Boats & Watercraft: Insurance and Safety


Summertime fun often means enjoying some time out on the water, but there are some special considerations to remember when it comes to staying safe and protecting your watercraft.

Boat Insurance

Many factors contribute to the necessary amount, type, and cost of boat insurance and it is important to ensure that your boat is properly covered. Smaller boats may be covered under your standard homeowners or renter’s policy as property, but this coverage does not typically automatically include liability coverage. Larger or faster boats and personal watercraft, such as jet skis, require a separate insurance policy.

Boat insurance policies are available in two main types: actual cash value or agreed amount value. Actual cash value policies pay for replacement costs less depreciation and agreed amount value policies pay based on the valuation of your vessel that you and your insurer have agreed upon without factoring in depreciation. Both will usually provide coverage for damage to the boat itself and can sometimes include coverage for property damage, medical payments, theft, liability protection and/or coverage for trailers and accessories, though these coverages may need to be added on separately. Within a given policy coverages may have individual deductibles and limits so it is important to ensure you fully review policy information.

There are additional optional coverages that you may add to your boat policy. Some of the most common optional coverages are:

  • Liability
  • Guest passenger liability
  • Bodily injury
  • Theft
  • Loss or theft of belongings
  • Physical loss/damage to the boat (wear and tear; damage from mold, insects, animals; or defective or damaged machinery)
  • Property damage
  • Medical payments
  • Trailer/boat accessories
  • Towing

Boat Safety

According to the National Safety Council, “in 2017, the U.S. Coast Guard reported 4,291 boating incidents that resulted in 658 deaths, 2,629 injuries and about $46 million in property damage.” There are many factors that contribute to boating incidents including reckless or careless driving, weather conditions, intoxication, inexperience and failure to follow rules and regulations.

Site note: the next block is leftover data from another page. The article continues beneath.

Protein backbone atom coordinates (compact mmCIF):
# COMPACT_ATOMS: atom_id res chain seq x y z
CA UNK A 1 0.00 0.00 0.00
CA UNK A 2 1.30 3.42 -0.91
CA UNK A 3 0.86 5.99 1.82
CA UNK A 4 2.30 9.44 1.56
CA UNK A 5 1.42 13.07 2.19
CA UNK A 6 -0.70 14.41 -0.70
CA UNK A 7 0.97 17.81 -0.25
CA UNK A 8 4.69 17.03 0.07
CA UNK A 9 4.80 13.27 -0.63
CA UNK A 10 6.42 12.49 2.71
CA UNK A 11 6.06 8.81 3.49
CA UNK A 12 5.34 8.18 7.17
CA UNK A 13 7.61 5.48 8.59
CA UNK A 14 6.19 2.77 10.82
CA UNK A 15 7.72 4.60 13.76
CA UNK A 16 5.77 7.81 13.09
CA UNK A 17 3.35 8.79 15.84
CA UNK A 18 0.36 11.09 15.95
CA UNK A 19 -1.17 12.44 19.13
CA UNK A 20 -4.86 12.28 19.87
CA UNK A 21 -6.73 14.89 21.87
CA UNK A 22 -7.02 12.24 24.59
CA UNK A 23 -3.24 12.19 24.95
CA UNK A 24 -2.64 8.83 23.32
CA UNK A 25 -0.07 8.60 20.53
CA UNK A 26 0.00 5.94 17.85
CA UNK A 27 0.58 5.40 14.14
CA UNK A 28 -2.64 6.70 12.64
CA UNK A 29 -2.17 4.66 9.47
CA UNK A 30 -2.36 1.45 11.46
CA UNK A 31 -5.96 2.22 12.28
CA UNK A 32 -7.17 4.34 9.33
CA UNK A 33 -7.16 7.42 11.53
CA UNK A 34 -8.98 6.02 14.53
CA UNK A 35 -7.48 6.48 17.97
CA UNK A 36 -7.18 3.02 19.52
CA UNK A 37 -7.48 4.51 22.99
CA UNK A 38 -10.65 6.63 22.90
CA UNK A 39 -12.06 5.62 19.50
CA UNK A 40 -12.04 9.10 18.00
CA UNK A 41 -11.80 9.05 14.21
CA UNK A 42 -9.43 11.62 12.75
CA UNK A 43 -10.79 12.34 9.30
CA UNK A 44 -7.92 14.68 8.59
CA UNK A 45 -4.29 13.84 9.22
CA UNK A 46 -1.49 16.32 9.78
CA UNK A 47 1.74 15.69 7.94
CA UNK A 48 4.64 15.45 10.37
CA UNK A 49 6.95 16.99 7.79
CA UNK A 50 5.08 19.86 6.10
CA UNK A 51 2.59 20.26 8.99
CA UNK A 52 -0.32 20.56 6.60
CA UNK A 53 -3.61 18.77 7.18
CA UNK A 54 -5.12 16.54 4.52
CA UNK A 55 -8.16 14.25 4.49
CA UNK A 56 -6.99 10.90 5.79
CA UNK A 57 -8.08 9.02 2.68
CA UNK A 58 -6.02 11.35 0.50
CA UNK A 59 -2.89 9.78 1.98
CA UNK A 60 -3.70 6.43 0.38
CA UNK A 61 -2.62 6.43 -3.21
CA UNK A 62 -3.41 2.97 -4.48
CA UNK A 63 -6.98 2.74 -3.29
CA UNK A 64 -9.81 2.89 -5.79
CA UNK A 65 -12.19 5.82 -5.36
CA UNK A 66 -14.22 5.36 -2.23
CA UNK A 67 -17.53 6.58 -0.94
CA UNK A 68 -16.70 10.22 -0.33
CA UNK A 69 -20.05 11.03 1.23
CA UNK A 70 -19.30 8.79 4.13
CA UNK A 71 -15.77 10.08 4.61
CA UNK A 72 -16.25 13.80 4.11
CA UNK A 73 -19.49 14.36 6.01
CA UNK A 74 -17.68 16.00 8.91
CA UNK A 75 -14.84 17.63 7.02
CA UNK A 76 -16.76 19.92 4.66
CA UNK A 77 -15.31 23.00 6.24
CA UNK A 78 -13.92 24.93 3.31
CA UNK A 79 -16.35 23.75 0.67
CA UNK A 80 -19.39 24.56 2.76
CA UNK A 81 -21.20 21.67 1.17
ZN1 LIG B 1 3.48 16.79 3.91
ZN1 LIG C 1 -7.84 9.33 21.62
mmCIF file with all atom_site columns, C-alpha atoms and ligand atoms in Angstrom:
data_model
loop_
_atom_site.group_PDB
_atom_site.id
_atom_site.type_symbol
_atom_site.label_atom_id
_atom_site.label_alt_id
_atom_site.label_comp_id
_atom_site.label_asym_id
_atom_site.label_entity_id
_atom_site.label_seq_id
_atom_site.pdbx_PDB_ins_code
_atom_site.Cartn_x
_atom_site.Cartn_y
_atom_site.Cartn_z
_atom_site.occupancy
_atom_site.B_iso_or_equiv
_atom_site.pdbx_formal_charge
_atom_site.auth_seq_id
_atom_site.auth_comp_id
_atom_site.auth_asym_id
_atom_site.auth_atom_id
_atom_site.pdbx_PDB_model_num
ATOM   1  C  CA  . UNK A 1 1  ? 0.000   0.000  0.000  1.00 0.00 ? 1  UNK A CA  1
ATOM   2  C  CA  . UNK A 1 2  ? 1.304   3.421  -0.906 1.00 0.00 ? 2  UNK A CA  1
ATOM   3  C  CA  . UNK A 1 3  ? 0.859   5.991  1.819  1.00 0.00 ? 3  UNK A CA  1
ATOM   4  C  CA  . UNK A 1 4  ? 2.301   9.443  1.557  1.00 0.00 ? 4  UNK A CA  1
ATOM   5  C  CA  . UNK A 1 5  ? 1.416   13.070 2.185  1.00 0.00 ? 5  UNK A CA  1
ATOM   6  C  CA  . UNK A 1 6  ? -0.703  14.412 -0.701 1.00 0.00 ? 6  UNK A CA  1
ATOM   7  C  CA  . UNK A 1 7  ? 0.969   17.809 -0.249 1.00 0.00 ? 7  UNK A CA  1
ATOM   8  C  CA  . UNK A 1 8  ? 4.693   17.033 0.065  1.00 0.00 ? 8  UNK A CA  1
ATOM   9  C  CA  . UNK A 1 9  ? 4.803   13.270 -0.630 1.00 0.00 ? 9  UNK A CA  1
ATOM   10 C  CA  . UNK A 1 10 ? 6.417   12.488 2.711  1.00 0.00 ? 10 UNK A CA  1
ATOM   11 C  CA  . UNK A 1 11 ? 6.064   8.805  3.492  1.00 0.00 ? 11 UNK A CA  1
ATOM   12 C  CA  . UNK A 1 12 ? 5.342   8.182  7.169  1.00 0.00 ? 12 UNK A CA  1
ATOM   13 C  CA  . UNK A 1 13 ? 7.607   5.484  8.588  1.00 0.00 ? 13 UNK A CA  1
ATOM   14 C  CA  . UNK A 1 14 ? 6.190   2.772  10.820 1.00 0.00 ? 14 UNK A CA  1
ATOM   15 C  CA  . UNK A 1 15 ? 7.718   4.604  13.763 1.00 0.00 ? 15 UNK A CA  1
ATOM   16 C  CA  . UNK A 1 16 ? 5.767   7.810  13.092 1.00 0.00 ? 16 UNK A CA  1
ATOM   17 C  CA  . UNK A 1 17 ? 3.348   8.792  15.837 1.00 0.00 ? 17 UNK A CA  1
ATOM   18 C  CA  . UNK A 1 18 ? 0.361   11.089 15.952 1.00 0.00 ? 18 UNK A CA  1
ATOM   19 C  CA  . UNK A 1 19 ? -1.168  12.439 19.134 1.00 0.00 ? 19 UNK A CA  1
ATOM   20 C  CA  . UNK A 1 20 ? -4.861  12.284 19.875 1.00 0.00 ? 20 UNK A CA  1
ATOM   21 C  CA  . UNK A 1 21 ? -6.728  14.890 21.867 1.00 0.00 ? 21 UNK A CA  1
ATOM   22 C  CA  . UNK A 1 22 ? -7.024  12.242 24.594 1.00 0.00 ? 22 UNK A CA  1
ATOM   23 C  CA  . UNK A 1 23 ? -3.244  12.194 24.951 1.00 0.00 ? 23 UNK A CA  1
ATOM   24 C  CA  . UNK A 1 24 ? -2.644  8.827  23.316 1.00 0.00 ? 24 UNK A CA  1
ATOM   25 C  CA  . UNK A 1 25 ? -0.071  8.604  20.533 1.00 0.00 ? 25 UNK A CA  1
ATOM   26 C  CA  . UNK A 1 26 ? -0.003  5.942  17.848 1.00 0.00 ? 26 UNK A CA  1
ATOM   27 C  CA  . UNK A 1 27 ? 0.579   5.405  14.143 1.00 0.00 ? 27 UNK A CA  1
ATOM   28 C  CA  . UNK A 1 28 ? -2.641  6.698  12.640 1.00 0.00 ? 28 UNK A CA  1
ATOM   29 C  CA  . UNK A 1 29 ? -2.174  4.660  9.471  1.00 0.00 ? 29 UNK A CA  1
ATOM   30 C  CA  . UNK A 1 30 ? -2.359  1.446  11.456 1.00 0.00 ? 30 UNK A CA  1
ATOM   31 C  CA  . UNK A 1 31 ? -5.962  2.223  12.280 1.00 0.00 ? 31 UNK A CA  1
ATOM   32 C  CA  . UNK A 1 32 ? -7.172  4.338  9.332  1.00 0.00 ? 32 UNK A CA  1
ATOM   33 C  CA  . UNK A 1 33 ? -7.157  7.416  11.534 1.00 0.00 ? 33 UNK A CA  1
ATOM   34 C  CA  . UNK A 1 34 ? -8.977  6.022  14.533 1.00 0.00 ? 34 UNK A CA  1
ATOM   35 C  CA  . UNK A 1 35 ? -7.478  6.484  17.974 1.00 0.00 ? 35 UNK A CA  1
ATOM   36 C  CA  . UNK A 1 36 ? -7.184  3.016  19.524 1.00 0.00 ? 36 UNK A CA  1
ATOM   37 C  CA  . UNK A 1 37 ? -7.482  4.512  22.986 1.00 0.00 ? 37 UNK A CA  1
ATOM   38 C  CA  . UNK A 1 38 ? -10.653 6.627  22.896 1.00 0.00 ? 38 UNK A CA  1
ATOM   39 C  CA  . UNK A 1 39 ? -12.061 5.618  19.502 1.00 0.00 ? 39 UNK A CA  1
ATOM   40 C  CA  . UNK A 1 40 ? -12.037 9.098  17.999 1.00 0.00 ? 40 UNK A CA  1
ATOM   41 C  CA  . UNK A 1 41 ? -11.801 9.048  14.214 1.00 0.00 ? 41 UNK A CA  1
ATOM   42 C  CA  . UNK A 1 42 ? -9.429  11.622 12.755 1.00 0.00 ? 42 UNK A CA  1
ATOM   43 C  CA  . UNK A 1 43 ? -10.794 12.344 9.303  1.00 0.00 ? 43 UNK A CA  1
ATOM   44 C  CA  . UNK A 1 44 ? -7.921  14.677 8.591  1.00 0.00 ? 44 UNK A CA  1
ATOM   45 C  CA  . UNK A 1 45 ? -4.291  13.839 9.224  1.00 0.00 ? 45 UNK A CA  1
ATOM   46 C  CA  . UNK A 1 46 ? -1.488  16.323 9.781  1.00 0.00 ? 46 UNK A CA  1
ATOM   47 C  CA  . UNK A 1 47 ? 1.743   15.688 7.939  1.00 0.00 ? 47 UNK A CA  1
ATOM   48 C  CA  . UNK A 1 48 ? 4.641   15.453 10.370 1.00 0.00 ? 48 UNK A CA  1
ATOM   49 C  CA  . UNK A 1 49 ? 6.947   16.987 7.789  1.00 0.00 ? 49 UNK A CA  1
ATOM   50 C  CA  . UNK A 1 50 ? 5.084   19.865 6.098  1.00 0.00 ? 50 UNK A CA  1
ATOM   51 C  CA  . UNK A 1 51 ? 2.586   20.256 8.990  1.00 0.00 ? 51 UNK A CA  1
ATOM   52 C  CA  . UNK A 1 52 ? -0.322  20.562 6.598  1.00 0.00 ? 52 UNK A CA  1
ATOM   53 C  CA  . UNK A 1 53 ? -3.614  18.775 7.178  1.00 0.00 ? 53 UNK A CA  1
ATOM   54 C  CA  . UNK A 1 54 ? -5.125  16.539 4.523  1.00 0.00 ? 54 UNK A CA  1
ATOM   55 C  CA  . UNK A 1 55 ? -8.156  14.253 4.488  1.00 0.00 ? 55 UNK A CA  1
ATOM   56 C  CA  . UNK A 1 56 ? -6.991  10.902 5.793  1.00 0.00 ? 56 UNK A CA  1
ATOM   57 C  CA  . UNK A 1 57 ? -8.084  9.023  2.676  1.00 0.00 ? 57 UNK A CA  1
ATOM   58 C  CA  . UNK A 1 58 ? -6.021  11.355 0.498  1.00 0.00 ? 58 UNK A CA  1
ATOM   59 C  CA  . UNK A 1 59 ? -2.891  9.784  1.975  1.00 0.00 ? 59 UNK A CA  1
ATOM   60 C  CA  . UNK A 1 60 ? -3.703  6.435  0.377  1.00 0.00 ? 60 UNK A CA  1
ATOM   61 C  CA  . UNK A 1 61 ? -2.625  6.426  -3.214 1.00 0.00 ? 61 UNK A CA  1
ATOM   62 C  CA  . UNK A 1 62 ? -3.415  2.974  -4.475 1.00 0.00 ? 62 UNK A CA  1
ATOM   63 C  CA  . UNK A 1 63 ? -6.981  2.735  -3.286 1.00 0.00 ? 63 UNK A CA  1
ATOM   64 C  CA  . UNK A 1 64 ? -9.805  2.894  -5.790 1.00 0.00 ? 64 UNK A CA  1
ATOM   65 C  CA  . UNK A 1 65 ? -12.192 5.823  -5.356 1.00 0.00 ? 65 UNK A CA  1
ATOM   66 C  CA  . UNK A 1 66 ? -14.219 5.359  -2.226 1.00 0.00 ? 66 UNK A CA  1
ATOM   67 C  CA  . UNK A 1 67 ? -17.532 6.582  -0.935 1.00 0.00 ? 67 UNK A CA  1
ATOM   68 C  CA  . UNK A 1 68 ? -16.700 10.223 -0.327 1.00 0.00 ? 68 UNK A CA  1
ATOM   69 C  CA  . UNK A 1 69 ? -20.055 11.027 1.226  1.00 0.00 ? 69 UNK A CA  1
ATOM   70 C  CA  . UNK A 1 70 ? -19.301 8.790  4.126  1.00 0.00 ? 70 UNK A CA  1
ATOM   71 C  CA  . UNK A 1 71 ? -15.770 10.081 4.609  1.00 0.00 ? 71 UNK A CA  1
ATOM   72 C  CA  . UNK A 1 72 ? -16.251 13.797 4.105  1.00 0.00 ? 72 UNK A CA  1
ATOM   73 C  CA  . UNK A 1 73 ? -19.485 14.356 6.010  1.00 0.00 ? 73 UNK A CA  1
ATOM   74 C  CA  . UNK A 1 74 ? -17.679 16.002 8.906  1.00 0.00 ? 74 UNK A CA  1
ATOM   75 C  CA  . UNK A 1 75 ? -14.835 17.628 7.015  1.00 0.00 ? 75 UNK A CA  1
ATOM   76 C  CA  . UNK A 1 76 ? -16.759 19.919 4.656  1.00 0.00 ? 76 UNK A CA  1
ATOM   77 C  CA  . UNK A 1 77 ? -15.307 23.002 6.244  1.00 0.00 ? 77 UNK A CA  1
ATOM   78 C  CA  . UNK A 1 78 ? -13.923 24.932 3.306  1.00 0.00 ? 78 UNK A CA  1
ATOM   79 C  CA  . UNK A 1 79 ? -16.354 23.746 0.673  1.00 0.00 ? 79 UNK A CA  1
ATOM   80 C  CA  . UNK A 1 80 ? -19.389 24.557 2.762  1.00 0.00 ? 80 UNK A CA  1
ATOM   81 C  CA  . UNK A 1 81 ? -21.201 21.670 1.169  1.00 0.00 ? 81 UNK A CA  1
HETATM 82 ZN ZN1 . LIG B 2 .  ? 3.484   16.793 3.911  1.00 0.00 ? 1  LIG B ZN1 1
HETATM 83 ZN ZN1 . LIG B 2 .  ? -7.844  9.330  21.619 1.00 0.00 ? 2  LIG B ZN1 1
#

Staying safe on the water involves knowledge, preparation, and good judgement. Ensure that you are educated on water traffic laws and follow these rules. Learn boating signals so that you can communicate with others on the water.

The Insurance Information Institute recommends that before you set out on the water, you should ensure that you equip your vessel with navigation lights and a whistle, horn or bell and that you bring life jackets, emergency paddles/oars, a first-aid kit, a tool kit, a flashlight, flares, a radio, and fire extinguishers.

When it comes to life jackets, make sure you have enough for everyone on the boat and that they wear them while on the water. The National Safety Council offers tips on how to make sure they fit appropriately:

  • Make sure the jacket is a proper fit for your size and weight
  • Make sure the jacket is properly fastened
  • Hold your arms straight up over your head, ask a friend to grasp the tops of the arm openings and gently pull up; make sure there is no excess room above the openings and that the jacket does not ride up over your chin or face

In addition to setting up your boat with the proper supplies, make sure that you check the weather forecast and all the boats systems including fuel, electrical and steering.

While on the water, use good judgement. Don’t let passengers ride on the bow, seatbacks or gunwales, do not use alcohol or drugs, and watch for other vessels, swimmers, or any other obstacles in the water.

If you are participating in other activities in the water, such as skiing, tubing, wakeboarding, or jet skiing, ensure you are alert and following basic safety rules:

  • Know how to get out of the water and safely use the tow rope
  • Ensure the towline is not caught in the propeller or wrapped around you prior to beginning
  • Always have a spotter in the boat
  • Review basic hand signals
  • Wait for the propeller to stop before getting back on the boat
  • Enjoy these activities during daylight hours only
  • Keep appropriate distance from other watercraft, swimmers, divers, water skiers and fishermen
  • Don’t jump the wake of a passing boat
  • Stay alert!

Sources:

https://www.nsc.org/home-safety/tools-resources/seasonal-safety/summer/boating

https://www.iii.org/article/boat-insurance-and-safety

https://www.iii.org/article/personal-watercraft-insurance-and-safety